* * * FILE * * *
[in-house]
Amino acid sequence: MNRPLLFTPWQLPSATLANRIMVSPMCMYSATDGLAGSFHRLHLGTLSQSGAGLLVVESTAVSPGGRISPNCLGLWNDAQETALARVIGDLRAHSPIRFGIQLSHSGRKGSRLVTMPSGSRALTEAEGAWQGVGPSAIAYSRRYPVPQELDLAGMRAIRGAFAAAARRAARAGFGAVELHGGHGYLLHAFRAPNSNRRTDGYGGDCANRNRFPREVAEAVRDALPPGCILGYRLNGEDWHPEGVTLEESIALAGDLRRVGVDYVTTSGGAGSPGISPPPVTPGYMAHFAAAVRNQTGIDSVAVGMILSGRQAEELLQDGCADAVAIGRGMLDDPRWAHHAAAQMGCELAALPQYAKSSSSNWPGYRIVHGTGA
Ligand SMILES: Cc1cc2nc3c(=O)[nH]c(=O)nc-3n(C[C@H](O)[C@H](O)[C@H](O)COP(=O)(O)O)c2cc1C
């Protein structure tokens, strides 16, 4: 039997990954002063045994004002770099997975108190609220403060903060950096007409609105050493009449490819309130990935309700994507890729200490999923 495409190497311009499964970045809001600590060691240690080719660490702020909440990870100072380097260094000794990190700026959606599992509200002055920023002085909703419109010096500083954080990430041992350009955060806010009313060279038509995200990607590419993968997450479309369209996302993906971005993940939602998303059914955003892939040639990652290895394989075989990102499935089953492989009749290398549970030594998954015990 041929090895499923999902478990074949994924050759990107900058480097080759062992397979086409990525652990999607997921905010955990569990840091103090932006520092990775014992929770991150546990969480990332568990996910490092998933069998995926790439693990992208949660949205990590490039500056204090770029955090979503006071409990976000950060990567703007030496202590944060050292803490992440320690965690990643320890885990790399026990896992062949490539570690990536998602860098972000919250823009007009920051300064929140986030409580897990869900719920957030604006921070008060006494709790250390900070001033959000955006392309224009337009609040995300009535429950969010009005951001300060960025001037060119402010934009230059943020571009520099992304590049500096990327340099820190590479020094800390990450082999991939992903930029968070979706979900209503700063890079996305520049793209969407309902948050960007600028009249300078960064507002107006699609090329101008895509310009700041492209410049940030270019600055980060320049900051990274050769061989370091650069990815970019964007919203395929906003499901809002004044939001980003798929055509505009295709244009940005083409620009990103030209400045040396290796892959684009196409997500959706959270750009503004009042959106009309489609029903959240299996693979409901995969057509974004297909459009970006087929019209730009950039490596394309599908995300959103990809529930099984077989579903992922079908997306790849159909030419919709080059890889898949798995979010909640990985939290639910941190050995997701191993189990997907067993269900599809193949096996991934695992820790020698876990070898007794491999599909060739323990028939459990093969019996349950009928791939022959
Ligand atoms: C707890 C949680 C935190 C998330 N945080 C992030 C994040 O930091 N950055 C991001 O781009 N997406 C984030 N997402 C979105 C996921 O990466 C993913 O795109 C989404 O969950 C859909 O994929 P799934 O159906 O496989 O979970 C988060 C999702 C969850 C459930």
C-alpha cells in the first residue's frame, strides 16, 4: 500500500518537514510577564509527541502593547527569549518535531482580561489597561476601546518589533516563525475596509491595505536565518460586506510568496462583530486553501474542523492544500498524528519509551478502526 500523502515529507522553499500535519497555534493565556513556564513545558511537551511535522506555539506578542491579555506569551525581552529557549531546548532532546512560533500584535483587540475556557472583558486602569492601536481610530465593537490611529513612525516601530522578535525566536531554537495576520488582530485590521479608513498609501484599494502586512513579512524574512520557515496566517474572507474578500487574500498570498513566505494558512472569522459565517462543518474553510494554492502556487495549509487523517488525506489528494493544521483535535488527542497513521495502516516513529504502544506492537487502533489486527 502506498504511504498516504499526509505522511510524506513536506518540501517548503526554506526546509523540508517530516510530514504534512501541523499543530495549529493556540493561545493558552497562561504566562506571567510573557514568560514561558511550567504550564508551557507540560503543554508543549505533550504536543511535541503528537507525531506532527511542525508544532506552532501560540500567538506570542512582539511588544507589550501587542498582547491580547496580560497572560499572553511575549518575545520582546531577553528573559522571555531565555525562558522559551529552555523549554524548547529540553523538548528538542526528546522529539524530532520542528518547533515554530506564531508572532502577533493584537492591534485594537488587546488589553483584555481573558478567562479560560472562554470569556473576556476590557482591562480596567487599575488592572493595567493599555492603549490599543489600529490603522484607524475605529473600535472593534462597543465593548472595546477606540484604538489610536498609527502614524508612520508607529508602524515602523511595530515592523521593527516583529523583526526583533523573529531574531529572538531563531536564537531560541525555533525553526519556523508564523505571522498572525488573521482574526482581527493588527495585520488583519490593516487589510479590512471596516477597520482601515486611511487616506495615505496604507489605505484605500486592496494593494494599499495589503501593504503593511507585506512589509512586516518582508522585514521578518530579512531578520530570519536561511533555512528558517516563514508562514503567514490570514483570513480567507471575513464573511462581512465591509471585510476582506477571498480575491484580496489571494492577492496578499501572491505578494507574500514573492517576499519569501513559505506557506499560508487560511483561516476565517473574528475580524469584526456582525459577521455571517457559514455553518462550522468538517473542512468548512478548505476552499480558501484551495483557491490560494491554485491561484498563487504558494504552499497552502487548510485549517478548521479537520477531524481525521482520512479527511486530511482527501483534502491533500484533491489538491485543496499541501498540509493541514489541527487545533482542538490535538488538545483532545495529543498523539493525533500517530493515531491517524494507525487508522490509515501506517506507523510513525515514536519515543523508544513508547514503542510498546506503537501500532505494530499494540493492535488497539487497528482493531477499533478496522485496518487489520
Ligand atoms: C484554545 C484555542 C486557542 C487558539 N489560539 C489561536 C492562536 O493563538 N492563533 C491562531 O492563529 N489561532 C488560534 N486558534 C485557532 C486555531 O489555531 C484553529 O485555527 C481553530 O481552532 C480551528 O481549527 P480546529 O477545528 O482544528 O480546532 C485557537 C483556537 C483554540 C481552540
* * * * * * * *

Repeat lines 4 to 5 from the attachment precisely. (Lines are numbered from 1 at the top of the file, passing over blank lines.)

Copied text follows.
């Protein structure tokens, strides 16, 4: 039997990954002063045994004002770099997975108190609220403060903060950096007409609105050493009449490819309130990935309700994507890729200490999923 495409190497311009499964970045809001600590060691240690080719660490702020909440990870100072380097260094000794990190700026959606599992509200002055920023002085909703419109010096500083954080990430041992350009955060806010009313060279038509995200990607590419993968997450479309369209996302993906971005993940939602998303059914955003892939040639990652290895394989075989990102499935089953492989009749290398549970030594998954015990 041929090895499923999902478990074949994924050759990107900058480097080759062992397979086409990525652990999607997921905010955990569990840091103090932006520092990775014992929770991150546990969480990332568990996910490092998933069998995926790439693990992208949660949205990590490039500056204090770029955090979503006071409990976000950060990567703007030496202590944060050292803490992440320690965690990643320890885990790399026990896992062949490539570690990536998602860098972000919250823009007009920051300064929140986030409580897990869900719920957030604006921070008060006494709790250390900070001033959000955006392309224009337009609040995300009535429950969010009005951001300060960025001037060119402010934009230059943020571009520099992304590049500096990327340099820190590479020094800390990450082999991939992903930029968070979706979900209503700063890079996305520049793209969407309902948050960007600028009249300078960064507002107006699609090329101008895509310009700041492209410049940030270019600055980060320049900051990274050769061989370091650069990815970019964007919203395929906003499901809002004044939001980003798929055509505009295709244009940005083409620009990103030209400045040396290796892959684009196409997500959706959270750009503004009042959106009309489609029903959240299996693979409901995969057509974004297909459009970006087929019209730009950039490596394309599908995300959103990809529930099984077989579903992922079908997306790849159909030419919709080059890889898949798995979010909640990985939290639910941190050995997701191993189990997907067993269900599809193949096996991934695992820790020698876990070898007794491999599909060739323990028939459990093969019996349950009928791939022959
Ligand atoms: C707890 C949680 C935190 C998330 N945080 C992030 C994040 O930091 N950055 C991001 O781009 N997406 C984030 N997402 C979105 C996921 O990466 C993913 O795109 C989404 O969950 C859909 O994929 P799934 O159906 O496989 O979970 C988060 C999702 C969850 C459930």